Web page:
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  • Writer's pictureDalia Givony

EU AI Act's impact on medical devices




 

The European Union Artificial Intelligence Act (EU AI Act) proposed by the European Commission, is a pioneering regulatory framework aimed at overseeing artificial intelligence technologies within the EU. This landmark legislation categorizes AI systems based on their risk levels—unacceptable, high, limited, and minimal—introducing stringent requirements, particularly for high-risk applications. The AI Act's primary goals are to ensure safety, promote transparency, and enhance public trust in AI systems while fostering innovation and protecting fundamental rights.


Medical devices increasingly incorporate AI to enhance diagnostic accuracy, personalize treatments, and improve patient outcomes.

Medical devices which are required to undergo a third-party conformity assessment by a Notified Body are required to comply with the requirements of high-risk level under the new AI Act and adhere to rigorous standards concerning risk management, data governance, and transparency. Compliance with these requirements necessitates thorough conformity assessments, ongoing post-market surveillance, and robust documentation practices.


The intersection of the AI Act with the existing Medical Device Regulation (MDR) and In Vitro Diagnostic Regulation (IVDR) further intensifies the regulatory landscape.


High risk medical device AI system must comply with the following requirements, many of which align with existing EU MDR and IVDR requiremments:

·         Establish a risk management system throughout the high risk AI system’s lifecycle.

·         Conduct data governance, ensuring that training, validation and testing datasets are relevant, sufficiently representative and, to the best extent possible, free of errors and complete according to the intended purpose.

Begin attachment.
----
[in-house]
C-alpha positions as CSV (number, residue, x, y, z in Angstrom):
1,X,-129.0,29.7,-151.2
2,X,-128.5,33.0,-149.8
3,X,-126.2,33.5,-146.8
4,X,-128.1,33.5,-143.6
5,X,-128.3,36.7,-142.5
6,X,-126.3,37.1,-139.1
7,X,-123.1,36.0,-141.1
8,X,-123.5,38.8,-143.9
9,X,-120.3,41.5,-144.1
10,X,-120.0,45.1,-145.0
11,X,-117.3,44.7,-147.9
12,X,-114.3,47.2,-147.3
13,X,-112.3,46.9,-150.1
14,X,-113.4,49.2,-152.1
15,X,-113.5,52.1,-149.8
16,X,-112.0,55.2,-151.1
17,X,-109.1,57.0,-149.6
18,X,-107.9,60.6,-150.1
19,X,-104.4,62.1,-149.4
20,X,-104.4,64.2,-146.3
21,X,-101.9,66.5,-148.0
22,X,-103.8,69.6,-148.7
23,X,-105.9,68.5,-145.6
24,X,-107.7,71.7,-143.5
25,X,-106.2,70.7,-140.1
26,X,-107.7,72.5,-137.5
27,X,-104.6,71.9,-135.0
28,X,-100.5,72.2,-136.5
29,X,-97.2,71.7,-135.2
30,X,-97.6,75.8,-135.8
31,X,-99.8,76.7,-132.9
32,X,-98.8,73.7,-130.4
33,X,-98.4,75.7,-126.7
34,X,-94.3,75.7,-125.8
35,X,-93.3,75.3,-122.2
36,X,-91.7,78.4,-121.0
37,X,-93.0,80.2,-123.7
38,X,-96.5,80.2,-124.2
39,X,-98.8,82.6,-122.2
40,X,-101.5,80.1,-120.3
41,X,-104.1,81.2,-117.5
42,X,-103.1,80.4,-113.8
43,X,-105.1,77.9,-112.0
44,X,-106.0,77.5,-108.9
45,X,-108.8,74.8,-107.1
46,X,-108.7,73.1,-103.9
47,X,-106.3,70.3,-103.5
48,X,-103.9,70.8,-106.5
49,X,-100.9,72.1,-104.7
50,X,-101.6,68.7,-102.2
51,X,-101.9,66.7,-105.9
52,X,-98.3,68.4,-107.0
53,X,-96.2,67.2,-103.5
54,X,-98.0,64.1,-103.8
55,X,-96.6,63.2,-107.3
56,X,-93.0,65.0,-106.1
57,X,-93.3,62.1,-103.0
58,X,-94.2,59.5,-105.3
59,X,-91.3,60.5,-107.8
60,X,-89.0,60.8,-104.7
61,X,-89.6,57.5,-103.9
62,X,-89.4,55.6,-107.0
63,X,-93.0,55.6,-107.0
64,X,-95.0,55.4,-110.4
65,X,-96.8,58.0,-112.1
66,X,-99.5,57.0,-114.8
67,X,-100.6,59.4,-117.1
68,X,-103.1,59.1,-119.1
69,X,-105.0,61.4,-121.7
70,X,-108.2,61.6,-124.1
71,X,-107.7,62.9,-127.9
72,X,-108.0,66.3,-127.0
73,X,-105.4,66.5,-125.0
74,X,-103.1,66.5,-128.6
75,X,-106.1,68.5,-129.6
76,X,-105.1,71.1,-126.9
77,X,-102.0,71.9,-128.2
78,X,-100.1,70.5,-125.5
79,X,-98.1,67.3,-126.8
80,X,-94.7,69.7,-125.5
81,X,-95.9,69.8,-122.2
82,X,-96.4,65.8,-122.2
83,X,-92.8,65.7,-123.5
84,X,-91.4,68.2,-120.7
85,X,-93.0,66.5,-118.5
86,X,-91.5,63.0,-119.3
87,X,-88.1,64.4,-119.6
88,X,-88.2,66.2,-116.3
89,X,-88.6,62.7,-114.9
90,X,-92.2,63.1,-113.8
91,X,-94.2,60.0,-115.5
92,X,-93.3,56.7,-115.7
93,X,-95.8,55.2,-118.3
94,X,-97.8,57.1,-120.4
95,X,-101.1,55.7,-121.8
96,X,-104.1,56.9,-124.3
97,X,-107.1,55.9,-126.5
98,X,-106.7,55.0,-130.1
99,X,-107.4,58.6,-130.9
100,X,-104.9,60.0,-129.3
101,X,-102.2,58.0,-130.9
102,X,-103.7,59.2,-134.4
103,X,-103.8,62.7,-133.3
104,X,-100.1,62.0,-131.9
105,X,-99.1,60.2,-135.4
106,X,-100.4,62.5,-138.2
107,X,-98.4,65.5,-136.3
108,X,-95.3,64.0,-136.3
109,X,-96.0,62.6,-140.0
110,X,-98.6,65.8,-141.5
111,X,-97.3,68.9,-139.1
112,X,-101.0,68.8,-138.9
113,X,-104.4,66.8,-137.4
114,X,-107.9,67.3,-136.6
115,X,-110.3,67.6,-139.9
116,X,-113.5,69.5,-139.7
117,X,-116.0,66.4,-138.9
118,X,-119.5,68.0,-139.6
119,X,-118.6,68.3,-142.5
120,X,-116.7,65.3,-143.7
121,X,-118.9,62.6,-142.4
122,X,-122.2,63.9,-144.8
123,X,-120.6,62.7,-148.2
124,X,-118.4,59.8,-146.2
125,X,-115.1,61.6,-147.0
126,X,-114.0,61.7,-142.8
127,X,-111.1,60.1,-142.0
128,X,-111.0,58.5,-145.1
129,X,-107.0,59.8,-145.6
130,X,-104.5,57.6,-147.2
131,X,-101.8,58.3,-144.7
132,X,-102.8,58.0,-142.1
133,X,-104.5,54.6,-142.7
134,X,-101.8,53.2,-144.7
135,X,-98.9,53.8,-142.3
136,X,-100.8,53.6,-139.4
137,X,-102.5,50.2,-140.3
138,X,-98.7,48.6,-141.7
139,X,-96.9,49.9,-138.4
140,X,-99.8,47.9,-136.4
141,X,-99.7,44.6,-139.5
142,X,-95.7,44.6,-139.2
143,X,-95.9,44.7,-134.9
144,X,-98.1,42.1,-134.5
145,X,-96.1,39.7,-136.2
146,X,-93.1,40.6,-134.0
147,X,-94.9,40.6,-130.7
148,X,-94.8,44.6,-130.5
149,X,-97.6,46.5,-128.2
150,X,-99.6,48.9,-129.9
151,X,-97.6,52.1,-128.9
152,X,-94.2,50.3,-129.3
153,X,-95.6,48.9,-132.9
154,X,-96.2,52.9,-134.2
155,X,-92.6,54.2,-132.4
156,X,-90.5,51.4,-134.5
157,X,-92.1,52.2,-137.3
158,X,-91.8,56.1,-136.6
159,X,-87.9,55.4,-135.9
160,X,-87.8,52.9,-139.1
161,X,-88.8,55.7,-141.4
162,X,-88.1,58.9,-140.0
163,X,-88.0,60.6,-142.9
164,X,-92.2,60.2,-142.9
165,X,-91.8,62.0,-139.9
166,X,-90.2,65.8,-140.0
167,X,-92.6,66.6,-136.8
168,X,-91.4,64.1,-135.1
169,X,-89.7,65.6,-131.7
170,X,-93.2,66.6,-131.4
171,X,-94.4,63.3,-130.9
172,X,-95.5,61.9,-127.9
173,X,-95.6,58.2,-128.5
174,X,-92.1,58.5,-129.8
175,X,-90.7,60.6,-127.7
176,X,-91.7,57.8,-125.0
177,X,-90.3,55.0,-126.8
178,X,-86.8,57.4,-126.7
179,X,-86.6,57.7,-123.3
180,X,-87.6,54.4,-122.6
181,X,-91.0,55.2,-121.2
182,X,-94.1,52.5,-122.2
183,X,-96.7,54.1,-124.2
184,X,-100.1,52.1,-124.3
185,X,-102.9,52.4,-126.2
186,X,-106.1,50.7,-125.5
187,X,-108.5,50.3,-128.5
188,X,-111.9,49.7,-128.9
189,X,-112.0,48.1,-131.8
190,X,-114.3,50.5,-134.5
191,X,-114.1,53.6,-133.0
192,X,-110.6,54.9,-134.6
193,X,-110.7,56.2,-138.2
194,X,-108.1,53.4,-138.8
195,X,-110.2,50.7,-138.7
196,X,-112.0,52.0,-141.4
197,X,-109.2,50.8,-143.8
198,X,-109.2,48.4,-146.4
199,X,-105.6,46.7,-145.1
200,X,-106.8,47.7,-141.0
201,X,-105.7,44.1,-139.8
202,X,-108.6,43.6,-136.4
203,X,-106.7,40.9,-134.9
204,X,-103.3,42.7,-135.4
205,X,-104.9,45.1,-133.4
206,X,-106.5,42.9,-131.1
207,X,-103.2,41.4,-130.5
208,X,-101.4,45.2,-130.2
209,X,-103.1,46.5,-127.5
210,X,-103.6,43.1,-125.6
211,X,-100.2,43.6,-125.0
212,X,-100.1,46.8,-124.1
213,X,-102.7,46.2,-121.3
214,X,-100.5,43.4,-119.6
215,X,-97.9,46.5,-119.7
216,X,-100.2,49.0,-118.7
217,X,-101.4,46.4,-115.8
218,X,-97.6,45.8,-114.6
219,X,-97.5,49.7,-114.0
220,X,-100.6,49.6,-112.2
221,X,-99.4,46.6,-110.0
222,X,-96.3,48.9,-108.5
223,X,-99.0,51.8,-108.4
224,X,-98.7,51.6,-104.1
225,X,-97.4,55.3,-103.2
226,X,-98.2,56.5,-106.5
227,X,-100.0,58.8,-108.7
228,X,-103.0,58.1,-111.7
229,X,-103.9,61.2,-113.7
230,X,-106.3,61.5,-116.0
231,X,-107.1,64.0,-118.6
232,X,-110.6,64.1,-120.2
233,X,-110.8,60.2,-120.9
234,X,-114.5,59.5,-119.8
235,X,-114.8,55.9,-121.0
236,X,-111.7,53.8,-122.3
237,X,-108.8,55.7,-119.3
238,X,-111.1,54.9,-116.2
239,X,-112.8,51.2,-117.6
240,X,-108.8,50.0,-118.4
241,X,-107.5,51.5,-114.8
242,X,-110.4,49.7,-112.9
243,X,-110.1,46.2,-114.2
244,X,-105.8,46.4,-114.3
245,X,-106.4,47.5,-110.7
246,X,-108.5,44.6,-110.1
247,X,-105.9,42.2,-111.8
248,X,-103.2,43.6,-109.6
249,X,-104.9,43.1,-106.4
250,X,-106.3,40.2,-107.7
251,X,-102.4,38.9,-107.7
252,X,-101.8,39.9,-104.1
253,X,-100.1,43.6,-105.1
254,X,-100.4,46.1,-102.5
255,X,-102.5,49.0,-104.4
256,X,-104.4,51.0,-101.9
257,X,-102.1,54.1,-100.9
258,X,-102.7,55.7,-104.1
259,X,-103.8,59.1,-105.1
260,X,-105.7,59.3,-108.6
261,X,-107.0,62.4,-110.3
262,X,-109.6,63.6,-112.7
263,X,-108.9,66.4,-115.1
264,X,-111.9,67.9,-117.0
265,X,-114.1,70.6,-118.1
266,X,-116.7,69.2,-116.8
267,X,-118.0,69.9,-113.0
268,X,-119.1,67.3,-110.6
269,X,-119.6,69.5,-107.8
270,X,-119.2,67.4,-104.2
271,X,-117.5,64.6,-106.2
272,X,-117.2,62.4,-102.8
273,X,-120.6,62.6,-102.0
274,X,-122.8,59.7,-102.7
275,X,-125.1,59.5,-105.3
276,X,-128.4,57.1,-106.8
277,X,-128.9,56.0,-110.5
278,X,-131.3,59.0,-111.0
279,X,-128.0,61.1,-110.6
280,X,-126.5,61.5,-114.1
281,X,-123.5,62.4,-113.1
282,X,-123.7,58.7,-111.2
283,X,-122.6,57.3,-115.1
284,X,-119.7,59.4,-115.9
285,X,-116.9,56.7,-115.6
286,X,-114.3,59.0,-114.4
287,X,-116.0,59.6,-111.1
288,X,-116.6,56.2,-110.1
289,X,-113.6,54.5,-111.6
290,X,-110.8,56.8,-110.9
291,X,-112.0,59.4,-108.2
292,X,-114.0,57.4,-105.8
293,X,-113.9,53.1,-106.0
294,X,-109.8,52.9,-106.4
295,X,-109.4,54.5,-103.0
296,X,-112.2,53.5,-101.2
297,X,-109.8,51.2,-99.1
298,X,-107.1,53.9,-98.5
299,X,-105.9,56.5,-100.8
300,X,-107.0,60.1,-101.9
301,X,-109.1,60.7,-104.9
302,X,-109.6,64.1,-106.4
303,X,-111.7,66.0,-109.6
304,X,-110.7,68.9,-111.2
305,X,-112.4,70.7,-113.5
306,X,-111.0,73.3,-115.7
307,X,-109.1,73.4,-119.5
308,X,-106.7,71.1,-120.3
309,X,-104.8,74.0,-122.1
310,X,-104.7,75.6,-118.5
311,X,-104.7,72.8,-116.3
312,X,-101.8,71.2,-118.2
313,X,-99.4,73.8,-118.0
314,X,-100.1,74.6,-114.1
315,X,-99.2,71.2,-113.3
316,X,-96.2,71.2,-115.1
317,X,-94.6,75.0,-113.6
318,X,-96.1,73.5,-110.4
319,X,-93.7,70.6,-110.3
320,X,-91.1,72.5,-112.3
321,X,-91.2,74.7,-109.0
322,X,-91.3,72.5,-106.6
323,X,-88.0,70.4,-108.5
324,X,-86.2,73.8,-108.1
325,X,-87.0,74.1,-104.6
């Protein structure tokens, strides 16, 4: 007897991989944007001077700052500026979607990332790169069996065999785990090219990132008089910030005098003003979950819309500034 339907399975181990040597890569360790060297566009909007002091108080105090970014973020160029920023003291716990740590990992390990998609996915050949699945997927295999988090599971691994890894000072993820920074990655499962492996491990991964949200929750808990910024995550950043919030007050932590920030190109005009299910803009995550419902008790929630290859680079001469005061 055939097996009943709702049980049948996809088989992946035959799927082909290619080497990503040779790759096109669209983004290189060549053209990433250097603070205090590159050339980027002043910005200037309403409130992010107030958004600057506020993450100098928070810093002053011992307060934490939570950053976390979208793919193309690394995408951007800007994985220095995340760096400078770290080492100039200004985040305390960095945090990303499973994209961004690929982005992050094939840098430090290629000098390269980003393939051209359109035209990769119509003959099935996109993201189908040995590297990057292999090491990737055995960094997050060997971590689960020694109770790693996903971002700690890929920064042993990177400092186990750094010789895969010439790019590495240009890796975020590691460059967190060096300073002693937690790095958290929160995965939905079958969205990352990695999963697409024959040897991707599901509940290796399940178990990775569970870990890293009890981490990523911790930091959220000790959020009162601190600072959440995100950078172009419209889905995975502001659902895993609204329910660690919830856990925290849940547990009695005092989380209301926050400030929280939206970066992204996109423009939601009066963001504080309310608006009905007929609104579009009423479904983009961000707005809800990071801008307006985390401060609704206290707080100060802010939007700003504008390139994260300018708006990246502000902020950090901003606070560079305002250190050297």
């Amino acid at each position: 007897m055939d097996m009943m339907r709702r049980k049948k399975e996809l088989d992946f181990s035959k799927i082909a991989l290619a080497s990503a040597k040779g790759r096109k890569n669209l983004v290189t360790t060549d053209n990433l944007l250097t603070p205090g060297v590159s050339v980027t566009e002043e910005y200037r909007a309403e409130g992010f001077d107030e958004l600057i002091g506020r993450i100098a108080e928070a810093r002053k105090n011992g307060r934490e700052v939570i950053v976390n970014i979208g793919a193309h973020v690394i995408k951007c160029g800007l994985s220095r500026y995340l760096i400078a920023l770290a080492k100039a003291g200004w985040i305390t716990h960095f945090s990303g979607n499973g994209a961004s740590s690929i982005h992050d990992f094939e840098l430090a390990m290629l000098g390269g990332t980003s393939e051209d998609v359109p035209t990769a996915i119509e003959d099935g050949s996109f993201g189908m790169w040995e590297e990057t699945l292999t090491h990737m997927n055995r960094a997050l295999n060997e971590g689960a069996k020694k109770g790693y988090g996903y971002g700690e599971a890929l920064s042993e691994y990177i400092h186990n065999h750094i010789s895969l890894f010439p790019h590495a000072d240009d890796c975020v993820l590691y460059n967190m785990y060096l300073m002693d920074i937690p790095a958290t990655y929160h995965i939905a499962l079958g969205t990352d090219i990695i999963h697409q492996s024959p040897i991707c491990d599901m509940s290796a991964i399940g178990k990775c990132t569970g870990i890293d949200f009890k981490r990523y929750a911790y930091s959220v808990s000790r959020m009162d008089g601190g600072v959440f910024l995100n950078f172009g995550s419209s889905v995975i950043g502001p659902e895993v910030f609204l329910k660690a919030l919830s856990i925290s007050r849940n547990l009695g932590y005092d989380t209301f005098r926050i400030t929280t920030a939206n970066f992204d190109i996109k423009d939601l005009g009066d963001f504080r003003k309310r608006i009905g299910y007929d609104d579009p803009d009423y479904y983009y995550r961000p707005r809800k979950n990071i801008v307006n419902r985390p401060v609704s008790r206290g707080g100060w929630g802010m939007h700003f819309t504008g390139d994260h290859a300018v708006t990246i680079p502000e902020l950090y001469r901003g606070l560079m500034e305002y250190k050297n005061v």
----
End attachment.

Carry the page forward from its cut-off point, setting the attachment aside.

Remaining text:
·         Prepare technical documentation to demonstrate compliance and provide authorities with the necessary information to assess this compliance. The conformity assessment should be carried out by a notified body that is competent in assessing AI systems under the MDR, to avoid the need for assessment by two different notified bodies.

·         Design their high-risk AI system for record-keeping to enable it to automatically record events relevant for identifying national level risks and substantial modifications throughout the system’s lifecycle.

·         Provide instructions for use to downstream deployers to enable the latter’s compliance;

·         Design their high-risk AI system to allow deployers to implement human oversight; transparent design

·         Design their high-risk AI system to achieve appropriate levels of accuracy, robustness, and cybersecurity.

·         Establish a quality management system to ensure compliance.

 

Overall, the EU Artificial Intelligence Act represents a significant step towards comprehensive AI governance, with significant implications for the medical devices industry.


The implementation timeline for medical devices classified as high-risk under the EU AI Act is set at 36 months from the Act's entry into force.


Need help implementing the requiremments of the EU AI Act?

 

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